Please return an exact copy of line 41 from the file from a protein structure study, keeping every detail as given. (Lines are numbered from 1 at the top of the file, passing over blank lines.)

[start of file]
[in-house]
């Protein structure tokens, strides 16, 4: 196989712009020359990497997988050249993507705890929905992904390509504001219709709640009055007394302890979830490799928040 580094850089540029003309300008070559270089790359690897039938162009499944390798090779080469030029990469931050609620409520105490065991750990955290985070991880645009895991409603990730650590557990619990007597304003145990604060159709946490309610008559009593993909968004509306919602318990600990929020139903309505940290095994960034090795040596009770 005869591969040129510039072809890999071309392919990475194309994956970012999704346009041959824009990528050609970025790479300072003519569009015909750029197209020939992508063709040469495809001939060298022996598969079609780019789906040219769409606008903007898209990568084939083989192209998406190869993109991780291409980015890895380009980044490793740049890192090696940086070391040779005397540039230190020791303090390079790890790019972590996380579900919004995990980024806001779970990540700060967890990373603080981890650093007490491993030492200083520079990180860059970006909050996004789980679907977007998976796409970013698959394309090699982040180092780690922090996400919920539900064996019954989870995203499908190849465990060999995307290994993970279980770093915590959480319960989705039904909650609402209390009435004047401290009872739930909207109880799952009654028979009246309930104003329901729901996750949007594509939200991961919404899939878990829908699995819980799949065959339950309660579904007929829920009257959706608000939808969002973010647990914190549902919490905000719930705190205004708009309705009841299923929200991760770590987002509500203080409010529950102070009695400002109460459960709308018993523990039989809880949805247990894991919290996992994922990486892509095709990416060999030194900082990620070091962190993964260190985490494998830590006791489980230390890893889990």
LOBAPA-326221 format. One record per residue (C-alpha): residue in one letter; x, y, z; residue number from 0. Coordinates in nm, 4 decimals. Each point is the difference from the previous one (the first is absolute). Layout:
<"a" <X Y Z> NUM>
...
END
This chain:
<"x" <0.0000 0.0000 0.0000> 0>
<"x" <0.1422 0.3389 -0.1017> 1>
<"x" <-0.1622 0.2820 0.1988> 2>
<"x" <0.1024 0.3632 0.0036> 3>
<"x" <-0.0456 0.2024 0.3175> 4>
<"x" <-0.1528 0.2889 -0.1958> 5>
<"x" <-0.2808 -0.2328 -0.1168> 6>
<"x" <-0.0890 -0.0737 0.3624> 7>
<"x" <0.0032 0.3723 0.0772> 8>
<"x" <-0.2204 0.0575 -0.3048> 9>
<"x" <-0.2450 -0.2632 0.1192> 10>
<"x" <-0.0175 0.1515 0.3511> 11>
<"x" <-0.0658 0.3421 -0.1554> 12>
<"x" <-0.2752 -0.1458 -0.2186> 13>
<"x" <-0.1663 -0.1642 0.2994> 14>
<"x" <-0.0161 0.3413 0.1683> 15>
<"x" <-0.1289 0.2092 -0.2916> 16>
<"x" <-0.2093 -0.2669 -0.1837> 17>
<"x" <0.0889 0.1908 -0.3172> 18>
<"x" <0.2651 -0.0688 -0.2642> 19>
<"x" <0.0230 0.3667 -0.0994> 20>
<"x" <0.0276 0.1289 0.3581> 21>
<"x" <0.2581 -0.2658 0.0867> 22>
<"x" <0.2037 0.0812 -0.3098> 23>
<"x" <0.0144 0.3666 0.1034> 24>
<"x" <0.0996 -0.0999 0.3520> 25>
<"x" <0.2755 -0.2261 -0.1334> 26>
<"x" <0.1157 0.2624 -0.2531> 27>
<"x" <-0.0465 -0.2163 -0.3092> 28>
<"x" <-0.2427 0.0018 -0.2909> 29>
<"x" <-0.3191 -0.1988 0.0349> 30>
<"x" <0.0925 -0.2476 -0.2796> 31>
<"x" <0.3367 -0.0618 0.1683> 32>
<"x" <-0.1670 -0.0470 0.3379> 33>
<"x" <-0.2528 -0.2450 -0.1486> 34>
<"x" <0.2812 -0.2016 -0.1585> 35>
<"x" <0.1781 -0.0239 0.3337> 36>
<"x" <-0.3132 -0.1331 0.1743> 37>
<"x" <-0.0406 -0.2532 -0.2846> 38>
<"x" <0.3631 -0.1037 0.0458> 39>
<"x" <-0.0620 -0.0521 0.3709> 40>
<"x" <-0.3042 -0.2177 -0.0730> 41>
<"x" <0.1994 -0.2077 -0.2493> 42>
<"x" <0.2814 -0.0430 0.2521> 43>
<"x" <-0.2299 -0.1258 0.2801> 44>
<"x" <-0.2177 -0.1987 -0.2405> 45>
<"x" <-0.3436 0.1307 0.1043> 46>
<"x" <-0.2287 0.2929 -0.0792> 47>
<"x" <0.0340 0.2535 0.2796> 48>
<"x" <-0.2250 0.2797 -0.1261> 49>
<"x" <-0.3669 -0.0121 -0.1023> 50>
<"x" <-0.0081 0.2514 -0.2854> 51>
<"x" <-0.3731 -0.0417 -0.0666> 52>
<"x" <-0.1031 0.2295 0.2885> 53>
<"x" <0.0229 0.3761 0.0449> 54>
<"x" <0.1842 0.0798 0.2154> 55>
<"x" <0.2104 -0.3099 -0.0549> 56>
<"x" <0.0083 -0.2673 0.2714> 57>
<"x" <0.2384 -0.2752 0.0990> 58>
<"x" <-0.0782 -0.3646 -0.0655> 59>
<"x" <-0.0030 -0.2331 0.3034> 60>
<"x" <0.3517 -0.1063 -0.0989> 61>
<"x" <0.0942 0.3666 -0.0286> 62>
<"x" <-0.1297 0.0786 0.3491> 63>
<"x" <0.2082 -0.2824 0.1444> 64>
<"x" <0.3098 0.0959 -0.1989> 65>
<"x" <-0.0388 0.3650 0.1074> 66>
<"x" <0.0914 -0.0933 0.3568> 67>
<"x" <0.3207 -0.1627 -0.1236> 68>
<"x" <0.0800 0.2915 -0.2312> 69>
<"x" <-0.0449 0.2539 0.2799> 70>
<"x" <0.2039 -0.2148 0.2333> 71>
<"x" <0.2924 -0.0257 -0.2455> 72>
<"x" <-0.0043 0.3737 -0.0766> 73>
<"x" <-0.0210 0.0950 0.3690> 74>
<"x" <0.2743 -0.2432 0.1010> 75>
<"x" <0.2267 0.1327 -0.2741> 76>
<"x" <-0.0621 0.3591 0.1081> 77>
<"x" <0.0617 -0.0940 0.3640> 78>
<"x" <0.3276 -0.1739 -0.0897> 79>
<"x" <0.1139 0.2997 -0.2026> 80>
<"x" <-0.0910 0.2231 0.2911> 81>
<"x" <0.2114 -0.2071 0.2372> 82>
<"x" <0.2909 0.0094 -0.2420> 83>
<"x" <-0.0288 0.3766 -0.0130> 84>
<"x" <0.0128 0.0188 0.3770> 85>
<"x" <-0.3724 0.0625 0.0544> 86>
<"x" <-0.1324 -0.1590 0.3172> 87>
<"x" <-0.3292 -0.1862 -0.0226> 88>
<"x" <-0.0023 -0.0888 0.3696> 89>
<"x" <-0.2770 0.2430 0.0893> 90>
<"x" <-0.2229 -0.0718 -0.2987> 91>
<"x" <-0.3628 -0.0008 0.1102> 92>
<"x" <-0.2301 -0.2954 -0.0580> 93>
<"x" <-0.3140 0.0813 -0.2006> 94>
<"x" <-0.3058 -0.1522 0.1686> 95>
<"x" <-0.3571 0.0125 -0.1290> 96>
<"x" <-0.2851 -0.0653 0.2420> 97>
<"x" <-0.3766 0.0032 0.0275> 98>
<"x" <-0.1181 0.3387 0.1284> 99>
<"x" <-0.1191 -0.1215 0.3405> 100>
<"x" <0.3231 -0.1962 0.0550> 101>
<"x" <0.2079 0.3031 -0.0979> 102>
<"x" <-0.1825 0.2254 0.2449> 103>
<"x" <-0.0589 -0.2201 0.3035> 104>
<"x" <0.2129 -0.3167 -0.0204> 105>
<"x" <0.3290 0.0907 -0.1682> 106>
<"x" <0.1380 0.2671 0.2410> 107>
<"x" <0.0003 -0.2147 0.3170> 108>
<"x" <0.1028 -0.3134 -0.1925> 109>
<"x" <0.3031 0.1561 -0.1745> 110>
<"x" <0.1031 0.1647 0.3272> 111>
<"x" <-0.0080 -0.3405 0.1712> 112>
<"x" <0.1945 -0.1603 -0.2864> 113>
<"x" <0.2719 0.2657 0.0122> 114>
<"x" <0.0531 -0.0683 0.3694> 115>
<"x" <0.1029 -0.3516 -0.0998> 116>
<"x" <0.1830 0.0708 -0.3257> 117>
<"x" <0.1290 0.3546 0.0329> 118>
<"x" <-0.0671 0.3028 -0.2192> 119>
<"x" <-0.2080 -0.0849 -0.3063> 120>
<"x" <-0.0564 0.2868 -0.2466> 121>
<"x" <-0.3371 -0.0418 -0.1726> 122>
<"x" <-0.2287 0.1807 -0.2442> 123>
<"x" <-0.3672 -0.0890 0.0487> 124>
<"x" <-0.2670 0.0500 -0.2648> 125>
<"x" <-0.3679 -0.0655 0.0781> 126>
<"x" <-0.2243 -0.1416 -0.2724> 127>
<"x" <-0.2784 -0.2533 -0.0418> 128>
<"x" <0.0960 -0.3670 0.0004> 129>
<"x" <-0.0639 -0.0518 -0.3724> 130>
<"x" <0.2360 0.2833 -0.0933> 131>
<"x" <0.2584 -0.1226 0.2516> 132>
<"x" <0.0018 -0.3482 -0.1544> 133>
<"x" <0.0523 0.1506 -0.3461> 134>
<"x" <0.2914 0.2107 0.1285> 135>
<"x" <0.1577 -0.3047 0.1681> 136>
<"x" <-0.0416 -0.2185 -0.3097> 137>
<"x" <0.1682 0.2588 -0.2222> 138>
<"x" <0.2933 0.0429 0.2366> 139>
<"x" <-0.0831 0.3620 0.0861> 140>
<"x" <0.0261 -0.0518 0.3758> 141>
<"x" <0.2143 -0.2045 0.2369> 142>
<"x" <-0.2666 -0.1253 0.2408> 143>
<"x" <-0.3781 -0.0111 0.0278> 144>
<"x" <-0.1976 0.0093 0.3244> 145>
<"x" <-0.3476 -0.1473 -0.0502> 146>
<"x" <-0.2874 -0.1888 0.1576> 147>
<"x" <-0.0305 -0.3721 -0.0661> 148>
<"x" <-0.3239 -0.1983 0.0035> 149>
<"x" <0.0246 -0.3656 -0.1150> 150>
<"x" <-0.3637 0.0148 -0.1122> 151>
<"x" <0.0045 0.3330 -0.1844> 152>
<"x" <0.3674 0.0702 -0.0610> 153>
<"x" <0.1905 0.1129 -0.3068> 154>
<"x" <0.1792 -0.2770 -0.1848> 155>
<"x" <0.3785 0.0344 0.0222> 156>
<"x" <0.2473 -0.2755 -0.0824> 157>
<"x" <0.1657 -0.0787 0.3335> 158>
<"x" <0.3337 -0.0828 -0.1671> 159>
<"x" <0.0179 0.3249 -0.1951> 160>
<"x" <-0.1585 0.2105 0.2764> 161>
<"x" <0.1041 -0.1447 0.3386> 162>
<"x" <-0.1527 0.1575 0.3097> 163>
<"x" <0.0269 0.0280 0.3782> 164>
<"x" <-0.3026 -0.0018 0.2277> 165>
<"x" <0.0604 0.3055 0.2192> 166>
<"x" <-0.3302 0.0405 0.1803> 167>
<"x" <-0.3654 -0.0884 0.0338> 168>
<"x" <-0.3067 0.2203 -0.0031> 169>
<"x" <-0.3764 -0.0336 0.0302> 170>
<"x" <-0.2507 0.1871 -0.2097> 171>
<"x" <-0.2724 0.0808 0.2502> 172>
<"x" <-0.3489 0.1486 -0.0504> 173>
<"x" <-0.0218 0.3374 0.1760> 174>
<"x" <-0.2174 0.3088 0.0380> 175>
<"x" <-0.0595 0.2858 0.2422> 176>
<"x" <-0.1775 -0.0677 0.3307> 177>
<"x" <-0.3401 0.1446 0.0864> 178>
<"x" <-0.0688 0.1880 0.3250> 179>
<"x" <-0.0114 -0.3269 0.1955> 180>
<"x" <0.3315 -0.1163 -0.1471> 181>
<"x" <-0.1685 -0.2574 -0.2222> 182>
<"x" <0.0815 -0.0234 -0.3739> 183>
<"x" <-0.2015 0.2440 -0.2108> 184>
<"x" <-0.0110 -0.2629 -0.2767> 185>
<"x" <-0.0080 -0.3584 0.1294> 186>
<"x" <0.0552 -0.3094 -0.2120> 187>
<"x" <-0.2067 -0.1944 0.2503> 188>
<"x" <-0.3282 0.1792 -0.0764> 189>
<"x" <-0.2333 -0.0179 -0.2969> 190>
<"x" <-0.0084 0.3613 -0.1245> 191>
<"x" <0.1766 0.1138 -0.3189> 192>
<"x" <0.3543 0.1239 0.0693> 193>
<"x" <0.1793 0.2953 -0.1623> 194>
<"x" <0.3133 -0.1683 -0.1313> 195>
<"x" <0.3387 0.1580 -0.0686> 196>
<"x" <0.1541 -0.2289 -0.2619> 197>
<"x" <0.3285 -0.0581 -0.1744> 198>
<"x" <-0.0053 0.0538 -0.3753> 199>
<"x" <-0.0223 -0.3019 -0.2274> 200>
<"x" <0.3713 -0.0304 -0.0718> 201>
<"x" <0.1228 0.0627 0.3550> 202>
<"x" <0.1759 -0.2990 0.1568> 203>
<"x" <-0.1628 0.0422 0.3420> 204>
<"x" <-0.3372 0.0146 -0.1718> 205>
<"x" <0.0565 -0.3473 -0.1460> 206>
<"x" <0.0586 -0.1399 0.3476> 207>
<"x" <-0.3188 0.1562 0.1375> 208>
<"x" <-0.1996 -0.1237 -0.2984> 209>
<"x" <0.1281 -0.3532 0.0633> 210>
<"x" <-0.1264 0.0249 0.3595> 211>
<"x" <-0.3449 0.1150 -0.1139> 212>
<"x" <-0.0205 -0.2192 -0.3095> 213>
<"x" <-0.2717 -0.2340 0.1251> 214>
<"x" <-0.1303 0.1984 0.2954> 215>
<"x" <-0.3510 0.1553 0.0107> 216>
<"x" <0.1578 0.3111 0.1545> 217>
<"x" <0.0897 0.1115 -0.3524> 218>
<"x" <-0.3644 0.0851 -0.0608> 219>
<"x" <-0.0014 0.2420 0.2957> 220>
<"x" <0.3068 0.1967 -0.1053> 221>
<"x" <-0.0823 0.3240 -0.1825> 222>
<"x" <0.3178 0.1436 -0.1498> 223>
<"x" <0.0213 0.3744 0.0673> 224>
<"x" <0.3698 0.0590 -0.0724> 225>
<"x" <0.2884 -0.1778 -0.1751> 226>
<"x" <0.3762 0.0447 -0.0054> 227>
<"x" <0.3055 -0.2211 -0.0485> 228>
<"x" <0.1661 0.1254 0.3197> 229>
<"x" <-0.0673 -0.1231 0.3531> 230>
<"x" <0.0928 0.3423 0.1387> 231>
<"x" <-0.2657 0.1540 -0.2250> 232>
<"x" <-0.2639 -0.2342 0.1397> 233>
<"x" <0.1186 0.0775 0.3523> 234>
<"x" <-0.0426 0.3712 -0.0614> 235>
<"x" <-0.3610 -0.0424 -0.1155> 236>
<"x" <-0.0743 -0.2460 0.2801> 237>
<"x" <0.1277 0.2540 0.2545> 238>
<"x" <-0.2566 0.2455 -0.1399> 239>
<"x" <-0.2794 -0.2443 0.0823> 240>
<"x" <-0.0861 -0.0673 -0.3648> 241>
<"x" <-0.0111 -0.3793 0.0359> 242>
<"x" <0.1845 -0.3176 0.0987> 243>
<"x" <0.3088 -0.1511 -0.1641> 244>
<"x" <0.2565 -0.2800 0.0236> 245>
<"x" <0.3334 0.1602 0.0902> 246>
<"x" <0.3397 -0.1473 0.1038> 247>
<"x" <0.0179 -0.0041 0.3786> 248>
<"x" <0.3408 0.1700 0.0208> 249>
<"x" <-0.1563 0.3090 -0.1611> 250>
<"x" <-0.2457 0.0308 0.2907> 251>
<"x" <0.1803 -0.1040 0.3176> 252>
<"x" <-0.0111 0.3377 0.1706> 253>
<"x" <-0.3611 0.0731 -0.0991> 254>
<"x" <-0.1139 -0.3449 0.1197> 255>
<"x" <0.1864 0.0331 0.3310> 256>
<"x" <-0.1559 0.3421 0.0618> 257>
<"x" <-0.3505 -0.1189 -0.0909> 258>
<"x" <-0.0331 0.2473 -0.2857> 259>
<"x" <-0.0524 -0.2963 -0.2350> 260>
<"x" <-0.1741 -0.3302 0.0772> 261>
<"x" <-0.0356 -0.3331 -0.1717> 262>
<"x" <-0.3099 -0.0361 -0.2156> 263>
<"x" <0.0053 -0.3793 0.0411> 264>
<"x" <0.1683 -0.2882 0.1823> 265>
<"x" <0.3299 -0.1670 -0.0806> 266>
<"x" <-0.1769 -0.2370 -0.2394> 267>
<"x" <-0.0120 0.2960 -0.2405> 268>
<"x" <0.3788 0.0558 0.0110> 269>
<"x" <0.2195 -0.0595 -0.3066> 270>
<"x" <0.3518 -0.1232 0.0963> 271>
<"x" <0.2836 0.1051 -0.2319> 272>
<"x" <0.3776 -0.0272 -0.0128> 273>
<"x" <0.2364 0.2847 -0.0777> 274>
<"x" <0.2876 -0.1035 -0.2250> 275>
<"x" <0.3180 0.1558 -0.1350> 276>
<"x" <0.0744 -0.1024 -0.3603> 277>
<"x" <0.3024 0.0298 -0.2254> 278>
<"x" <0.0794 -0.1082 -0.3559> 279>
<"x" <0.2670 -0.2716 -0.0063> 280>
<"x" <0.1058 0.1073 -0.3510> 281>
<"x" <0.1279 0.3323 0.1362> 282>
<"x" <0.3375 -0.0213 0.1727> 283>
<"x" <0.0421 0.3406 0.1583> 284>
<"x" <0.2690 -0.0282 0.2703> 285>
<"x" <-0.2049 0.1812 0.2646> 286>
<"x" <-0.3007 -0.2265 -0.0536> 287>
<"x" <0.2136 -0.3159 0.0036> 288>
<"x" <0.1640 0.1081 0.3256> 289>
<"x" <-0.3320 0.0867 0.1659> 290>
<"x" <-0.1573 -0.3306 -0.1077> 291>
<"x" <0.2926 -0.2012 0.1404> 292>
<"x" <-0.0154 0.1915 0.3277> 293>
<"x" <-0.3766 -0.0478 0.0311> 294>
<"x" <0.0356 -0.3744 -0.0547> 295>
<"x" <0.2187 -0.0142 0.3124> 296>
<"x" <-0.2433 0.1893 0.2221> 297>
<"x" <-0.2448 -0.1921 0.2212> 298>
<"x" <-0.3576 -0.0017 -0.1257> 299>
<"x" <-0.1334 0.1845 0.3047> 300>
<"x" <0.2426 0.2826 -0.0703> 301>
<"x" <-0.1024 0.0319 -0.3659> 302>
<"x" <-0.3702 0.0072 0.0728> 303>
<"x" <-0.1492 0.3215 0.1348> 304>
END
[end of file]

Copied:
<"x" <-0.1670 -0.0470 0.3379> 33>